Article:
The Guardian’s Simon Hoggart said the manifesto “looked like a tombstone”. But it was his colleague, cartoonist Steve Bell, who nailed the moment: Battersea Power Station, the Tories’ chosen venue, was memorably used back in the 1970s for the cover of Pink Floyd’s album Animals. The Floyd’s eighth album rails against the excesses of capitalism.

Animals also featured an inflatable pig on that cover, which has provided Bell with his inspiration.

A Quiet Election

When Ted Kennedy died, the ensuing “special election” for his Senate seat brought huge media coverage, with Republicans cheering Scott Brown on as he won the contest and thereby removed the Democrat “super majority” in that house. So, given there has just been another “special election”, you might think that there would be yet more wall to wall media coverage.

Except you’d be wrong: the contest, for Florida’s 19th District, has barely registered, perhaps because it’s for the House, rather than the Senate. And the cheerleading from the right is absent because this election was won convincingly by the Democrats, with Ted Deutch taking 62% of votes to his Republican opponent’s 35%.

That much should not be a surprise, given that registered Democrats outnumber Republicans here by two to one. And one hopeful sign for the Dems, with the mid terms coming in November, is that Deutch’s share of the vote is not far short of the 65% polled in the District by Barack Obama in the 2008 Presidential contest.

What you will not see in any detail on Fox News Channel.

Tuesday, 13 April 2010

Gathering Information

Much heat has been generated recently about the potential origin of information used in political mailshots. Well, targeted mailshots happen in Crewe as well – the electronic variety, that is – so who’s involved?

By-election victor Edward Timpson has, apparently, been emailing “Election Bulletins” to anyone who has requested his help or intervention, and has left an email address with his office. Given that it’s looking to be a big ask for him to hang on to Crewe and Nantwich in the upcoming poll, it’s understandable that he will want to remind those voters of the event.

So is this a bad thing, or indeed is it proper? Well, I don’t have a problem with his office doing this: if any of his constituents have dropped in and volunteered an email address, then unless they forbid the local Tory party organisation from using it for mailshots come election time, there’s nothing improper in giving those constituents a gentle reminder.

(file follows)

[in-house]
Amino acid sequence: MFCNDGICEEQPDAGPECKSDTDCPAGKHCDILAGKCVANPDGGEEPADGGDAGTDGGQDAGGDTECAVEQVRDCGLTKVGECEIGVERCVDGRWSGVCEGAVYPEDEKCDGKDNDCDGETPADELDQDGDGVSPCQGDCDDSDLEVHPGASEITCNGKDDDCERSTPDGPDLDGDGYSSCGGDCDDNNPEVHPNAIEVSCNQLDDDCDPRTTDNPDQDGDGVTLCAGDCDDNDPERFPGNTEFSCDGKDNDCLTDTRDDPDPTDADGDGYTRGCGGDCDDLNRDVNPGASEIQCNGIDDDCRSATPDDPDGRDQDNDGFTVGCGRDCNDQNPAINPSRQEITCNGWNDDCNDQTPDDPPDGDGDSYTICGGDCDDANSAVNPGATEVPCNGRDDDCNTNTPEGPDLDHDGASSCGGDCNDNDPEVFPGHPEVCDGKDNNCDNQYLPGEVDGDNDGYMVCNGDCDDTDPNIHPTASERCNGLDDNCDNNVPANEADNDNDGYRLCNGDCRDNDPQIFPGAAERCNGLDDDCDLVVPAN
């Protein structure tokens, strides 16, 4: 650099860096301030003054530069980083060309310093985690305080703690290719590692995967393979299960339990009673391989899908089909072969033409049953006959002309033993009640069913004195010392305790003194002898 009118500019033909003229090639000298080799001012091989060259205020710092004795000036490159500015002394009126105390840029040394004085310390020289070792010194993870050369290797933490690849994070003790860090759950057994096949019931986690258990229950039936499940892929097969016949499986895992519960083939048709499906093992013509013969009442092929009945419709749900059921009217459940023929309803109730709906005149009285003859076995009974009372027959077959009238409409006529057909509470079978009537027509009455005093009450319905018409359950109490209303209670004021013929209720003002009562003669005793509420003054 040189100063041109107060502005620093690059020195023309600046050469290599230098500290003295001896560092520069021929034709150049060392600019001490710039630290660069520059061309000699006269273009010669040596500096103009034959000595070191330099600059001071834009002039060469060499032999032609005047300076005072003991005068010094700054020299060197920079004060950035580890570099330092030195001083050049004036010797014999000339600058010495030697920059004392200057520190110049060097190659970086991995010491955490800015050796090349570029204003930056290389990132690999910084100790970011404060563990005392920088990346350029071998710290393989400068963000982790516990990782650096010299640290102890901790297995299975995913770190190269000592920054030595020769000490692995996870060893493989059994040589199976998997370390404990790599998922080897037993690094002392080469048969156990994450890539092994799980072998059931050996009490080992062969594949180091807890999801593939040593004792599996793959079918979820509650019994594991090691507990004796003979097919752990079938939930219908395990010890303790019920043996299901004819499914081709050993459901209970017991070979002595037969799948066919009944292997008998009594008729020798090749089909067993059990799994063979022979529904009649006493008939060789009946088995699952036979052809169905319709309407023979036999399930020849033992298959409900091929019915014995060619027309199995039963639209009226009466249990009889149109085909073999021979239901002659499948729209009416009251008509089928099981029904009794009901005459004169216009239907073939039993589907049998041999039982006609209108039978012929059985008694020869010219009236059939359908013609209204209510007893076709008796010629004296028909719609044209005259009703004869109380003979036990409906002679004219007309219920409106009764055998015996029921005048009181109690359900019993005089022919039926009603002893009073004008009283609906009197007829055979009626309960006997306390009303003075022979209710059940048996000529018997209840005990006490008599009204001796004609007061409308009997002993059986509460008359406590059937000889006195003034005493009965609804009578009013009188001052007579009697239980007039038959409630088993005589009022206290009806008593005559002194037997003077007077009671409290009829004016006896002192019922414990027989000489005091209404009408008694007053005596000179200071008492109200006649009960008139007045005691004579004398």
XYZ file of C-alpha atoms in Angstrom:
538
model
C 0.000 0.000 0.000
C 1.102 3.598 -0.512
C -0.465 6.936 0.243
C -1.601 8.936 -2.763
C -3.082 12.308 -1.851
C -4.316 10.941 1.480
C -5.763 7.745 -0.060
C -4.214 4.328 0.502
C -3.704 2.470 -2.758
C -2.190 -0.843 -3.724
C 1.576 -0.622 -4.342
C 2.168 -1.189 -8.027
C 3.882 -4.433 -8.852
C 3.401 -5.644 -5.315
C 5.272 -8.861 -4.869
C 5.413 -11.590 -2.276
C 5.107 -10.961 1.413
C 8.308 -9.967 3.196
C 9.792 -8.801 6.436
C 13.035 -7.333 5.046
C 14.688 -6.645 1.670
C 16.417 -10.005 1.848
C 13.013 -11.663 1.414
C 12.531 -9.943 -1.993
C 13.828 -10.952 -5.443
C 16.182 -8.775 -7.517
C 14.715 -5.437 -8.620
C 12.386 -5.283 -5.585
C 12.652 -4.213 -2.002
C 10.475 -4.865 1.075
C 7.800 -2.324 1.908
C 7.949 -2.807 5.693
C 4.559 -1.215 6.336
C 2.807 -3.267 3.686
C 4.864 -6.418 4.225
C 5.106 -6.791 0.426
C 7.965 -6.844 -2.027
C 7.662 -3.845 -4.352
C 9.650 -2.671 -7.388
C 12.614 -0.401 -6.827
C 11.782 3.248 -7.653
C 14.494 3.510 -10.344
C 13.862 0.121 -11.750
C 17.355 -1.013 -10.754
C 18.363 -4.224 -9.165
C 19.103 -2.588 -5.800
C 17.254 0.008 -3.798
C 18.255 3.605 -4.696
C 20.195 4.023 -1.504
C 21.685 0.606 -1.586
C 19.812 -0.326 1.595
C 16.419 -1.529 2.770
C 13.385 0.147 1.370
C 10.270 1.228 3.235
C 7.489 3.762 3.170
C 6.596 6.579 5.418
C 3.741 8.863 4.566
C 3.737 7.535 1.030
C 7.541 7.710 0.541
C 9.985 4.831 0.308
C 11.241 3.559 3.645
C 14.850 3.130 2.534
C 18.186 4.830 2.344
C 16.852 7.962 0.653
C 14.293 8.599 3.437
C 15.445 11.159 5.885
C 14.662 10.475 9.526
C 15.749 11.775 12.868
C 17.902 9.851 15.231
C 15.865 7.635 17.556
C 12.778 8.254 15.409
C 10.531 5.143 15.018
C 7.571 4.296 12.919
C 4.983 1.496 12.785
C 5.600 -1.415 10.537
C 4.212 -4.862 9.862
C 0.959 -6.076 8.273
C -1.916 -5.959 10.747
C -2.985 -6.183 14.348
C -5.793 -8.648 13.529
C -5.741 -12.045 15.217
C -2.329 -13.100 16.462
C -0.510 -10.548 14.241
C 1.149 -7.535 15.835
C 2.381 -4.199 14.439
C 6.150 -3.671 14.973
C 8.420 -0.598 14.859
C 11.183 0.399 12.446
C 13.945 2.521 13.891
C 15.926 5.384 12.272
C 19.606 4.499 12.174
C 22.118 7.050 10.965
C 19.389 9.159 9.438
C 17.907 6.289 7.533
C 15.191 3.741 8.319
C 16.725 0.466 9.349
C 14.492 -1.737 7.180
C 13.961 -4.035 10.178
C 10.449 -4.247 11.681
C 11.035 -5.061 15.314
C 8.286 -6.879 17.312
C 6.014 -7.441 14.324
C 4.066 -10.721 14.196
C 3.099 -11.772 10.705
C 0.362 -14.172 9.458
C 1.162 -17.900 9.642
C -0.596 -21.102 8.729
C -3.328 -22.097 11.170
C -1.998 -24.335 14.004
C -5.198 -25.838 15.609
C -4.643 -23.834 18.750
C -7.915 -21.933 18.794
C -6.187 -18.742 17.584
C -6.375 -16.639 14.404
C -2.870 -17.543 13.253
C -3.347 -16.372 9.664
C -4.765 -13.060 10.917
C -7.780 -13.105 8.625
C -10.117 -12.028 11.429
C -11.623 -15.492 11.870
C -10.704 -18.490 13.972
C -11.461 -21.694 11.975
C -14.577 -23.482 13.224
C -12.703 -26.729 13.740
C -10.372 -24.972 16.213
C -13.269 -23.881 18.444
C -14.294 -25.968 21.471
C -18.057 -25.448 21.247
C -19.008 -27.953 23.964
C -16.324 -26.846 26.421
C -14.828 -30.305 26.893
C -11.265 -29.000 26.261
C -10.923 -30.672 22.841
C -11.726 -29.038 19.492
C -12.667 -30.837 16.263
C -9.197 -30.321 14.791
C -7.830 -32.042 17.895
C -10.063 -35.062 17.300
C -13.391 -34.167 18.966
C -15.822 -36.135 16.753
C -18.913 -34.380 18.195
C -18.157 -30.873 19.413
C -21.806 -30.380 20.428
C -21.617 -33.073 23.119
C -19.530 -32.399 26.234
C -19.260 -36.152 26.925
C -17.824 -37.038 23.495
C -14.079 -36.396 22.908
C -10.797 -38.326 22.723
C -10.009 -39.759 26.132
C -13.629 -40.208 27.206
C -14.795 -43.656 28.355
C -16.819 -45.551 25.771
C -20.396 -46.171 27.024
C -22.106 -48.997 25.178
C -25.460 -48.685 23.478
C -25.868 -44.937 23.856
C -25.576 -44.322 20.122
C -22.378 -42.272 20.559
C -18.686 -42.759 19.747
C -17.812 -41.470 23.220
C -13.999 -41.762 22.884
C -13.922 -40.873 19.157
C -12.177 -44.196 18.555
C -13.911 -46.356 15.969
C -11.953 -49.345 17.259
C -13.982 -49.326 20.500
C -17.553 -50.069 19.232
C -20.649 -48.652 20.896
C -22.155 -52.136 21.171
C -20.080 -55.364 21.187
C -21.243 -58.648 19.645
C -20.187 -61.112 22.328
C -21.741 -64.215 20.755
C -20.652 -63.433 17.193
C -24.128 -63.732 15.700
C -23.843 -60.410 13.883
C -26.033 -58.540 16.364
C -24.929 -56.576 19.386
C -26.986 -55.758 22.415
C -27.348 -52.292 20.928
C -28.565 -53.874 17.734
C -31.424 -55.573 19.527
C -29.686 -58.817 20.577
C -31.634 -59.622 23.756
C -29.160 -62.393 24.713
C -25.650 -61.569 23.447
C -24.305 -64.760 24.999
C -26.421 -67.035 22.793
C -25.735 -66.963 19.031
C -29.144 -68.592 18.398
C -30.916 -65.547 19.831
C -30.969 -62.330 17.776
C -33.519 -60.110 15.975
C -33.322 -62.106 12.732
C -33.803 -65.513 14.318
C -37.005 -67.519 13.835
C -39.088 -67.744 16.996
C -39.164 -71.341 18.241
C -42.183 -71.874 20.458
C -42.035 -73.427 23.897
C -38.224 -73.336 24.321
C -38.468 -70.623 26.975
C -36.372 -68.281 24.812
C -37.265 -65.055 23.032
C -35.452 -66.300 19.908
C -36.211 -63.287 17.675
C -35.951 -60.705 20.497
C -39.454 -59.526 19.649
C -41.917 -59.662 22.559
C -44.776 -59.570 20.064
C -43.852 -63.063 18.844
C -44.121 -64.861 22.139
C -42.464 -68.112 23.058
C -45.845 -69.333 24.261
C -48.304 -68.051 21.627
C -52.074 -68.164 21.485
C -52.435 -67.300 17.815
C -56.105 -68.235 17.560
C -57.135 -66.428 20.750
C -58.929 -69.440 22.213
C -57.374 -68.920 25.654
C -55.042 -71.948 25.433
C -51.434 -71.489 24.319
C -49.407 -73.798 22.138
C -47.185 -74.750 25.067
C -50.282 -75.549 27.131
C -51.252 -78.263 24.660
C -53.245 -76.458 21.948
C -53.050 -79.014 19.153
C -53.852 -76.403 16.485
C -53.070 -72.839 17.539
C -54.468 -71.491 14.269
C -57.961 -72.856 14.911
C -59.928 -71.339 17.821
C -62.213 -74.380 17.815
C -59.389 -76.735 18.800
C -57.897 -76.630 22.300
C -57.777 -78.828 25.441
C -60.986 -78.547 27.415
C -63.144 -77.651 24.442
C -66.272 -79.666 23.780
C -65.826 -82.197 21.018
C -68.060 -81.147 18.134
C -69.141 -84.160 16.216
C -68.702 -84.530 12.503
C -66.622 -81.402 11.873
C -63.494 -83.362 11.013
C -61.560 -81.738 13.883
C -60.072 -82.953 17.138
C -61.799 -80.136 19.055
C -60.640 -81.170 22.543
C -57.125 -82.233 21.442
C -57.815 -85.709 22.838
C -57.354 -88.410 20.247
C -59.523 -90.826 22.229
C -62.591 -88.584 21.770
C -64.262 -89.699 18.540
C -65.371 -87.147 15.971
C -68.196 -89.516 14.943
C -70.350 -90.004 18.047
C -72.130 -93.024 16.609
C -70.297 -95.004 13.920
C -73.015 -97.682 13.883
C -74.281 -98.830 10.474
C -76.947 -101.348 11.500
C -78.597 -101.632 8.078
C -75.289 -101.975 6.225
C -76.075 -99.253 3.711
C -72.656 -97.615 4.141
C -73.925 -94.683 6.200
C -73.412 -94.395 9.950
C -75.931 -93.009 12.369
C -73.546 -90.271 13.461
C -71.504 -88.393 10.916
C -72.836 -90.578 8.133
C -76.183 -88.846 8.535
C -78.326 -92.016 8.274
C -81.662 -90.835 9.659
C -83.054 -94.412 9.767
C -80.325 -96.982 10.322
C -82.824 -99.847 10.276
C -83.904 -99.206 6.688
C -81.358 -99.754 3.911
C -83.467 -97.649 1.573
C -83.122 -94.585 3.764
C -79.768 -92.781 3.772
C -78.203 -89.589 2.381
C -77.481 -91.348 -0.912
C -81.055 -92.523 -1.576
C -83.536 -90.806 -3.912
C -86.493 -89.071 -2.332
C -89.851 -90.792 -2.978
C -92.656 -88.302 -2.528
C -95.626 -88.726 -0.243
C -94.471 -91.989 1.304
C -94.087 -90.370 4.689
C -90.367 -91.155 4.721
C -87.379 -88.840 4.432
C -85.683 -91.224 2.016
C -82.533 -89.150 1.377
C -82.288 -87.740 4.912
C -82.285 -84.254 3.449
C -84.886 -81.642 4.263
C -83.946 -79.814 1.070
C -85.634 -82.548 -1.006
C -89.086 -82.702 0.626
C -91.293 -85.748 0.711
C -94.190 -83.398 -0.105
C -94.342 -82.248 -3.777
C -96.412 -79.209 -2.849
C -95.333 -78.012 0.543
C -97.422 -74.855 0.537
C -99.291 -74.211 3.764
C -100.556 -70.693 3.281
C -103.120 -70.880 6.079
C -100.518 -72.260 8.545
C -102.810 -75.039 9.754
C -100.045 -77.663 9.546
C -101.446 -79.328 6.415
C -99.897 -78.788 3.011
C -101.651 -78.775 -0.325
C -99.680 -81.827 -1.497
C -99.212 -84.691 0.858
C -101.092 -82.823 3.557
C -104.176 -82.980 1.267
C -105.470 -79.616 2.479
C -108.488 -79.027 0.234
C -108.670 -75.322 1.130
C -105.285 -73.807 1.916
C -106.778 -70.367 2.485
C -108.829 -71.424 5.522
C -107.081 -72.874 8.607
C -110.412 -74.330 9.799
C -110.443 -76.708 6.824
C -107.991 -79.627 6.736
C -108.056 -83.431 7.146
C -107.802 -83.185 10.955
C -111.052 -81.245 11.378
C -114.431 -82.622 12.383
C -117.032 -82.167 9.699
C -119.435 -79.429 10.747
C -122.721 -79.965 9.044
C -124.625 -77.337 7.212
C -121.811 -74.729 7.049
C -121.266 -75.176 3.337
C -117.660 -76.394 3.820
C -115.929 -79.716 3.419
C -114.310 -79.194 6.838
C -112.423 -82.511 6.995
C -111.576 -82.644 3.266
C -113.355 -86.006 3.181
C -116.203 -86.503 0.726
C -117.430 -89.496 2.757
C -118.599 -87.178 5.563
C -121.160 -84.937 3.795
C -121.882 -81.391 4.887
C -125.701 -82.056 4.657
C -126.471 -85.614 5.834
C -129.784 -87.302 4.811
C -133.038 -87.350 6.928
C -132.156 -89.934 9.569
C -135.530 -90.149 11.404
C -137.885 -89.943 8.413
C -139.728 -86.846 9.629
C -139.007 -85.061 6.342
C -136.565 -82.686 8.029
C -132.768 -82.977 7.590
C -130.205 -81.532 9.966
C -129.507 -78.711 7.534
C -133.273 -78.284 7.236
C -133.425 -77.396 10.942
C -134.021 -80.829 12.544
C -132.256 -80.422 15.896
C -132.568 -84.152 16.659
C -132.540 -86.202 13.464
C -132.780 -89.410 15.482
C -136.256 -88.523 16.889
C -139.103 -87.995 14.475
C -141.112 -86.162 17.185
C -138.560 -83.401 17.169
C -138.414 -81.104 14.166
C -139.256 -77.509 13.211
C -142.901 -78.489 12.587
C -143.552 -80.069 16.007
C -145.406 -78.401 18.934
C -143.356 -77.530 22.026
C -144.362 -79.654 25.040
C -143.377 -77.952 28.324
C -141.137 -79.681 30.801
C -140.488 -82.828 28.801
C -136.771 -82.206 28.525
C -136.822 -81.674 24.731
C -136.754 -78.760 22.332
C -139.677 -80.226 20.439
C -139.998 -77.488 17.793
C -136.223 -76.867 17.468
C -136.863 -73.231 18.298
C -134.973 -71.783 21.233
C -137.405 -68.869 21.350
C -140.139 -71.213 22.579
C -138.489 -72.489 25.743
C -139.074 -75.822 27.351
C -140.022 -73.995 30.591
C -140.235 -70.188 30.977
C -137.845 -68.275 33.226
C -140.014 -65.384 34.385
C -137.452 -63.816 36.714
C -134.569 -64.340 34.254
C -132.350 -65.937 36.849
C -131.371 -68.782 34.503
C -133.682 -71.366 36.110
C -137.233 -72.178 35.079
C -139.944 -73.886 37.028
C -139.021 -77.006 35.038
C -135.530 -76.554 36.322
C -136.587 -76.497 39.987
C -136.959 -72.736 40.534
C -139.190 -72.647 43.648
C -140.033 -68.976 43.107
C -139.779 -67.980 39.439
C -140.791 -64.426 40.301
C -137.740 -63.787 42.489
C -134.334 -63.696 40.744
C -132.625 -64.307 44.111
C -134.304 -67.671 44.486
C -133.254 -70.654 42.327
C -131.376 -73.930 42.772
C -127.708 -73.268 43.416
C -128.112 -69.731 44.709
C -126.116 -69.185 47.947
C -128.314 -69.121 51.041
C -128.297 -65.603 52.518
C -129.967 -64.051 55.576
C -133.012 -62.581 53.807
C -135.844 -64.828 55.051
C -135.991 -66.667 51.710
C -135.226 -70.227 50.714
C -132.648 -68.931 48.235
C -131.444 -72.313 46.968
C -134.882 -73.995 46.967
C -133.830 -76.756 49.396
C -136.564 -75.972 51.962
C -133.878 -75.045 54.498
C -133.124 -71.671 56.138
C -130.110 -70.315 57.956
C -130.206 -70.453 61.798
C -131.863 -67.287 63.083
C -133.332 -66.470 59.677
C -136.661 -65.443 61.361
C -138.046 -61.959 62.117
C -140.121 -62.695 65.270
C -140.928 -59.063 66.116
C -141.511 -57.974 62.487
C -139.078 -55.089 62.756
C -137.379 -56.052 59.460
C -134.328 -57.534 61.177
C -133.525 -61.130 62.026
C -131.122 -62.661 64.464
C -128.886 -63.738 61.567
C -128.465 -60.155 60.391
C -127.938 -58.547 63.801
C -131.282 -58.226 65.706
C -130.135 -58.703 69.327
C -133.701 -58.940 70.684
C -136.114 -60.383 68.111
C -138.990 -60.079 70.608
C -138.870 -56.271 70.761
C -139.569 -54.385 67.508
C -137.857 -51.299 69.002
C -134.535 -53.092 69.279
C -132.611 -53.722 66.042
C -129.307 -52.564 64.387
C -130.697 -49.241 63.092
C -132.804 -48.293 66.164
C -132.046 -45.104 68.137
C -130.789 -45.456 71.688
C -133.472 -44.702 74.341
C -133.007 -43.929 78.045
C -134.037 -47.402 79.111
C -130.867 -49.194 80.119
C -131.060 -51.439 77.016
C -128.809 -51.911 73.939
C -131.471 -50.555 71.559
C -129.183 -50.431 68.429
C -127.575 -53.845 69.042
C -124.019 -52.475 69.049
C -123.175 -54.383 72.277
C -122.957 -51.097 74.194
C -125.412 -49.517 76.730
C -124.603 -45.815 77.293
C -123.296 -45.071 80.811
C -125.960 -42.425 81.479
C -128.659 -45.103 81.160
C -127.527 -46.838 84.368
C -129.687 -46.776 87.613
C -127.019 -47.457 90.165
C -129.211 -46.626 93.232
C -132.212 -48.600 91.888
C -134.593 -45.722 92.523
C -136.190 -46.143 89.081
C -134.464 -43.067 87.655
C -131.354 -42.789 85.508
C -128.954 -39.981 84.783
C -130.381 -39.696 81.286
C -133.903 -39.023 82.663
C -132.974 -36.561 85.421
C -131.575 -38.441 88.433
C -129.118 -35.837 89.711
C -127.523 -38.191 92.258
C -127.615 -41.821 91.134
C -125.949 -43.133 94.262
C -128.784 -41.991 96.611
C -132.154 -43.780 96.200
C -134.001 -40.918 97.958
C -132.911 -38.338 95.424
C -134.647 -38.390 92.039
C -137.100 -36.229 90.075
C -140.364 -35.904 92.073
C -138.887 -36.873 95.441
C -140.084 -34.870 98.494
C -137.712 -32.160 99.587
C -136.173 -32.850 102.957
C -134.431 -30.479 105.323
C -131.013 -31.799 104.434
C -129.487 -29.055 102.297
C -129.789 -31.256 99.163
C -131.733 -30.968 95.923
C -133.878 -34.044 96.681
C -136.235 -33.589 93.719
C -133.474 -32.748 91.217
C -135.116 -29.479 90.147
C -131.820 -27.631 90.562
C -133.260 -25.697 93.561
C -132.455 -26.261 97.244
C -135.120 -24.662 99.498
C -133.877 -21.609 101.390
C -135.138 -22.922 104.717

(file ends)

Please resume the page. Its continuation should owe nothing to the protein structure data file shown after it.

And there may well be many other organisations out there that have accumulated email addresses over the years. Something to think about when you give that information to yet another online booking site, or other retailer, or, well, political party.

There’s Only One Flying Language

Last weekend’s crash of a Polish registered Tupolev 154 aircraft on the approach to Smolensk airport has sparked plenty of comment, and a host of theories as to its cause, principally because the flight was carrying more than 90 Polish Government representatives, including the President.

The usual early leader in the theory stakes was that the Tupolev was not the newest of aircraft, and that many similar planes have been involved in fatal accidents over the years. Both assertions, although true, should not delay investigators unduly: this 154 had been well maintained and recently renovated (maintenance lapses in the wake of the fall of the Soviet Union have been thought to have contributed to some Tu154 crashes).

Nor should the accident be put down to the aircraft’s design: the Tu154 is a three engine craft with all its powerplants at the back, in the same configuration as the de Havilland Trident or Boeing 727. Over a thousand have been built and it has an average safety record.

The cause of this accident looks more and more likely to be down to human factors: the pilots appear to have been attempting a landing in dense fog and to have deviated from the glide slope, thus striking trees on the approach as the plane’s altitude was too low.

Had the approach to Smolensk not been equipped with Instrument Landing System (ILS), then the landing, given the conditions, should not have been attempted. ILS would, if functioning and used correctly, have put the plane on the runway at approximately one third along its serviceable length. That the Polish Tu154, recently refitted, did not have ILS is unimaginable.

But the most disquieting development has come with the news that Russian Air Traffic Control (ATC) were communicating with the Polish flight deck in Russian, despite the crew’s apparently poor grasp of it. The International Civil Aviation Organisation (ICAO) has stipulated one common language, and that language is English. English must be used on request for communication between aircraft and controller.

So if there was any problem with the Polish crew’s knowledge of Russian, they could, and should, have requested that Russian ATC used English. The obvious corollary is simply this: did they, and if they did, why wasn’t English used?

Sunday, 11 April 2010

Leaders’ Wives – Not Playing

The concept of “Leaders’ Wives” is in danger of being done to death by the various branches of the meeja. And, unfortunately, two of those wives seem more than happy to go along with the circus: Sarah Brown (now with 1,117,900 Twitter followers) and Samantha Cameron (and no, I’m not abbreviating it) are happily wheeling themselves out to bolster their husbands’ campaigns.